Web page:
Pernille Tine Jensen

Detection of recurrence in early stage endometrial cancer - the role of symptoms and routine follow-up

Publikation: Bidrag til tidsskrift/Konferencebidrag i tidsskrift /Bidrag til avisTidsskriftartikelForskningpeer review

  • Mette Moustgaard Jeppesen, a Department of Gynaecology and Obstetrics, Faculty of Health Sciences , Odense University Hospital, Clinical Institute, University of Southern Denmark , Odense , Denmark.
  • ,
  • Ole Mogensen
  • Dorte Gilså Hansen, c The National Research Center of Cancer Rehabilitation, Research Unit of General Practice , University of Southern Denmark , Odense , Denmark.
  • ,
  • Maria Iachina, d The Research Unit of Clinical Epidemiology , Institute of Clinical Research, University of Southern Denmark , Odense , Denmark.
  • ,
  • Malene Korsholm, a Department of Gynaecology and Obstetrics, Faculty of Health Sciences , Odense University Hospital, Clinical Institute, University of Southern Denmark , Odense , Denmark.
  • ,
  • Pernille Tine Jensen

BACKGROUND: Considerable controversy remains as to the optimal organization of endometrial cancer follow-up.

AIM: To evaluate the relationship between the way recurrence was detected and survival after treatment for endometrial cancer. Further, to identify characteristics associated with a pre-scheduled examination in women with symptomatic recurrence.

MATERIAL AND METHODS: All women with early stage endometrial cancer during 2005-2009 were included in a population-based historical cohort derived from the Danish Gynecological Cancer Database. Women diagnosed with recurrence within three years after primary surgery and the mode of recurrence detection were identified from hospital charts: asymptomatic recurrence detected at regular follow-up, symptomatic recurrence detected at regular follow-up or symptomatic recurrence detected in between follow-up. Survival of women with symptomatic and asymptomatic disease was compared. Furthermore, characteristics associated with self-referral as compared to presenting symptoms at regular follow-ups were identified using univariate analyses.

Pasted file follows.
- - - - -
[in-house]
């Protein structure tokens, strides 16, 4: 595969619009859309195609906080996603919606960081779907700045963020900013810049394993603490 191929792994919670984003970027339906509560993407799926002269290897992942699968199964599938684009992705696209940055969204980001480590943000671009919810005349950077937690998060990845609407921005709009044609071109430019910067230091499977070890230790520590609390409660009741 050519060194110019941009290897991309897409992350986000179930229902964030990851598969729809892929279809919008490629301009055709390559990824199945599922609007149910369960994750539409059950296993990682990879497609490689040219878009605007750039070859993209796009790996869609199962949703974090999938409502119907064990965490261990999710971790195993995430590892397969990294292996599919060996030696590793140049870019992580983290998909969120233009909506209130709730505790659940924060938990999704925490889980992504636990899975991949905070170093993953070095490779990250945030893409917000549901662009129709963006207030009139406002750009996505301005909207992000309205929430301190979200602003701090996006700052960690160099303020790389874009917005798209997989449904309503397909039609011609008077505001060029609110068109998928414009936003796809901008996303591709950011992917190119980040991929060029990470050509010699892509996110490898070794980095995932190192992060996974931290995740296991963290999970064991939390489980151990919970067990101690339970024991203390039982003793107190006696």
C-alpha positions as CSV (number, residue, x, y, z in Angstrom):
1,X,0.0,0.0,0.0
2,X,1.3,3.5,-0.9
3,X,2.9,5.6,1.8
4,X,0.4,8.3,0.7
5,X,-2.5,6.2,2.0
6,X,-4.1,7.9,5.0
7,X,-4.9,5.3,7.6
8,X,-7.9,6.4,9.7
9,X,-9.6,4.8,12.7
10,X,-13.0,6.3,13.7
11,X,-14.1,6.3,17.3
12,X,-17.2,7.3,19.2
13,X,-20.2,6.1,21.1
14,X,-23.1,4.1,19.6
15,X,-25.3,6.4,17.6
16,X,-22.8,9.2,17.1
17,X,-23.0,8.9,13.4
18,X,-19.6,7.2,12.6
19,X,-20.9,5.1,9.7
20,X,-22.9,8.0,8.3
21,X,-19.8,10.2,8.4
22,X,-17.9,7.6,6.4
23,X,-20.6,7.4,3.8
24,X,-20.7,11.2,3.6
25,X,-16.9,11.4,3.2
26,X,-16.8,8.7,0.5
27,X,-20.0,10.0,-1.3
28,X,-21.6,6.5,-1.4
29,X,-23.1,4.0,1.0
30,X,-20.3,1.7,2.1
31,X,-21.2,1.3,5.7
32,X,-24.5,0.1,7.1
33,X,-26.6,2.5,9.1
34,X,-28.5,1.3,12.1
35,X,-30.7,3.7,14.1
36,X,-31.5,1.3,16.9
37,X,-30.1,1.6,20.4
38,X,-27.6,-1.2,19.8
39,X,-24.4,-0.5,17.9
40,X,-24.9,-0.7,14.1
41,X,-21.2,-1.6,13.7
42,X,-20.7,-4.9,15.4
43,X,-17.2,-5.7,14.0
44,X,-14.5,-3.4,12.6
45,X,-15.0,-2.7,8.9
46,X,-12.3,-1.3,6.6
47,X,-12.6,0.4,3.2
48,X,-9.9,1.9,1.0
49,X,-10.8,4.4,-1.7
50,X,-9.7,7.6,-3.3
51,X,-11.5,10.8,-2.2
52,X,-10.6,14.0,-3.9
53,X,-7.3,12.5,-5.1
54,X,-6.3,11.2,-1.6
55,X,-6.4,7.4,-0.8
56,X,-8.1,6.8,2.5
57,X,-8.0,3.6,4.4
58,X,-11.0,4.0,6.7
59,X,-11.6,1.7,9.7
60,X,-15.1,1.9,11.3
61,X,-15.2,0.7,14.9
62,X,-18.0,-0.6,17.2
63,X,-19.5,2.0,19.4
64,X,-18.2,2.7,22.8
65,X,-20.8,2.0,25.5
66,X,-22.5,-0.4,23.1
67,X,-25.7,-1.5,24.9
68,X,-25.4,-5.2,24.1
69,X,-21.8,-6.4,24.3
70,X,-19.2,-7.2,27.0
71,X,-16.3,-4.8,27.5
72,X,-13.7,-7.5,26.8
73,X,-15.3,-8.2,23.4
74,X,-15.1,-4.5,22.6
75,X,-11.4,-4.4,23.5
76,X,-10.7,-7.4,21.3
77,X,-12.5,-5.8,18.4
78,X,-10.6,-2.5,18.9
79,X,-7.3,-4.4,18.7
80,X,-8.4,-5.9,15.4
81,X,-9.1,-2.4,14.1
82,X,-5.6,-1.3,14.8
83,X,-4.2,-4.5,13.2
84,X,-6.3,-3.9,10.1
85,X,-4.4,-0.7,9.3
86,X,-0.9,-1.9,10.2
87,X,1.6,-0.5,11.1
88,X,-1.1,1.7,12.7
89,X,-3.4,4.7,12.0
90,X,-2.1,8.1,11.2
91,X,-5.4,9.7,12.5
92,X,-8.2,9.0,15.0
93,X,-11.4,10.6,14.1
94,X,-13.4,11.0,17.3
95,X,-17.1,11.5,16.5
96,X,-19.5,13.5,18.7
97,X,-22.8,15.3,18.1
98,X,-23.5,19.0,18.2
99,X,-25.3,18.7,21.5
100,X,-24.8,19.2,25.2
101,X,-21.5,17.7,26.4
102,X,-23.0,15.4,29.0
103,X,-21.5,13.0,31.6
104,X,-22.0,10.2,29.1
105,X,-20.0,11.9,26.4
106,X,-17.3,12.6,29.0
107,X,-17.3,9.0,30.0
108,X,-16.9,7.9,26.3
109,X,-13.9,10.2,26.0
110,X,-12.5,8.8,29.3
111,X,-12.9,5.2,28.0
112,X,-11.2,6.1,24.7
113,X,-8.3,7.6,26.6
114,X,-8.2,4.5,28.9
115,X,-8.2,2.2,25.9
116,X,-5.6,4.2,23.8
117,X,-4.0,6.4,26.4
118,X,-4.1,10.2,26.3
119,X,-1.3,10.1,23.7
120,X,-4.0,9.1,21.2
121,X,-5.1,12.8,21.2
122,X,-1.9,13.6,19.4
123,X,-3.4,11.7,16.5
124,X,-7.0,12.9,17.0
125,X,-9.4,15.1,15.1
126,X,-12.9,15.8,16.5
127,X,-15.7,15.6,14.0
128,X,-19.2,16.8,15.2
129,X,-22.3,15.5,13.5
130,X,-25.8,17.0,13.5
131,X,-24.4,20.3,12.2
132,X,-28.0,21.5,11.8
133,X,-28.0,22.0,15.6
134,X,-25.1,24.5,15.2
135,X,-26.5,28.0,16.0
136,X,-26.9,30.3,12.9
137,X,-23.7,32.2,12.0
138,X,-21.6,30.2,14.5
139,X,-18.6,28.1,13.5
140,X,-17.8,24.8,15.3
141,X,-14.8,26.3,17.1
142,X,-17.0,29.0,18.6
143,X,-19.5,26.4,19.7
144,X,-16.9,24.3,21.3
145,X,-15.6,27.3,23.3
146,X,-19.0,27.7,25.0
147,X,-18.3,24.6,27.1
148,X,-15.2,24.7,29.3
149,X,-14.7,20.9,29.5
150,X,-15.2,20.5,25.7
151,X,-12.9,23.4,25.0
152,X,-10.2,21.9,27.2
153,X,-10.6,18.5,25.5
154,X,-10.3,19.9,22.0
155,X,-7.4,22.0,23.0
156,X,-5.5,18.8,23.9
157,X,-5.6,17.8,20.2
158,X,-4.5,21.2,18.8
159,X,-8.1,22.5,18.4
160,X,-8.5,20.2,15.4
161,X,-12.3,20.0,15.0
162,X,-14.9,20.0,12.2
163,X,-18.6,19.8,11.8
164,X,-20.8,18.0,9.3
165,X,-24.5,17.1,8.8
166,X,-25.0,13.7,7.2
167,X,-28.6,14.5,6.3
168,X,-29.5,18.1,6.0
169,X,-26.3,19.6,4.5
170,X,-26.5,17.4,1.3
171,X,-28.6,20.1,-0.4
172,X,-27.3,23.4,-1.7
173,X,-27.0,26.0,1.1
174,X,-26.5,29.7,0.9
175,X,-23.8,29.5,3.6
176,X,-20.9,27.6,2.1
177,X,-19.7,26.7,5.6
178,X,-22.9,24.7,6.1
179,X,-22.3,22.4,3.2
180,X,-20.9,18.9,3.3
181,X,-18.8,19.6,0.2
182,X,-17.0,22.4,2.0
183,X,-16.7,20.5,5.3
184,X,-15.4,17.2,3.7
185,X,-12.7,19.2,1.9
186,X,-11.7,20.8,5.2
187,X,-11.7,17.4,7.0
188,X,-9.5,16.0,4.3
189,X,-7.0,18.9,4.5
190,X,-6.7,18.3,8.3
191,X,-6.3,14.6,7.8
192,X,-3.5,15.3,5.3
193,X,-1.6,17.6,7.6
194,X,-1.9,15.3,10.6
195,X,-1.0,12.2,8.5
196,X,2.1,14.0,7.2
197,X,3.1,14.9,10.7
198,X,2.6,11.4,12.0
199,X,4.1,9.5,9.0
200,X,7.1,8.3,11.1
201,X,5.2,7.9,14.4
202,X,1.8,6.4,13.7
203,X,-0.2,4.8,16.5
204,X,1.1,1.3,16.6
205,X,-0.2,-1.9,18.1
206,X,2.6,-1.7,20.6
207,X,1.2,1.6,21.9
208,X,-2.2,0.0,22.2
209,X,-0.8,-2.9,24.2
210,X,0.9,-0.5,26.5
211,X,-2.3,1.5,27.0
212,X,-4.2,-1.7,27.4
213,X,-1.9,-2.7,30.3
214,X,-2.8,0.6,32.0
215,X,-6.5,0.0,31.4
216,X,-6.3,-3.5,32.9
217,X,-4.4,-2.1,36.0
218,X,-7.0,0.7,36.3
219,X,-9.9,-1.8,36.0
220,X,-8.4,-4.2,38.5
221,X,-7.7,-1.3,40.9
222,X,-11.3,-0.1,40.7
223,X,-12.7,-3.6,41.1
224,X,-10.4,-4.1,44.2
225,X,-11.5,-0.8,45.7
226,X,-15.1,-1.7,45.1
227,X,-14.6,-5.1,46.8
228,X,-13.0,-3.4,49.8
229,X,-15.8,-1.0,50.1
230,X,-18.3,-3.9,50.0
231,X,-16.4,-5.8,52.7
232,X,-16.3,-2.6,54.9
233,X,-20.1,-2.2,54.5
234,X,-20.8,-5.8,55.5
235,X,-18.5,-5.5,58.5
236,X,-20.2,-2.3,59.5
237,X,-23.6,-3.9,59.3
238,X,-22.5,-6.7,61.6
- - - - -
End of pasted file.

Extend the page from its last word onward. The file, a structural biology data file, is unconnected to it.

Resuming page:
RESULTS: In total, 183 cases of recurrence (7%) were identified in the cohort of 2612 women. Of these, 65.5% were symptomatic with vaginal bleeding as the most prevalent symptom. Asymptomatic women had a significantly better three-year survival rate compared to symptomatic women (80.3% vs. 54.3%, p < 0.01). A total of 2.3% of the entire population had an asymptomatic recurrence. Women diagnosed at a pre-scheduled visit due to symptoms had a higher educational level (p = 0.03) and more often high-risk disease (p = 0.02) than symptomatic women diagnosed at regular follow-up.

CONCLUSION: Early stage endometrial cancer carries a low risk of recurrence. Survival appears to be superior in asymptomatic patients, but length-time bias, i.e. the effect of aggressive tumor biology in symptomatic recurrences, may bias results in non-randomized controlled trials. Well educated patients with symptoms of recurrence more often sought medical attendance compared to less educated counterparts. This should be considered if patient-initiated follow-up is the standard care.

OriginalsprogEngelsk
TidsskriftActa oncologica (Stockholm, Sweden)
Vol/bind56
Nummer2
Sider (fra-til)262-269
Antal sider8
ISSN0284-186X
DOI
StatusUdgivet - feb. 2017
Eksternt udgivetJa

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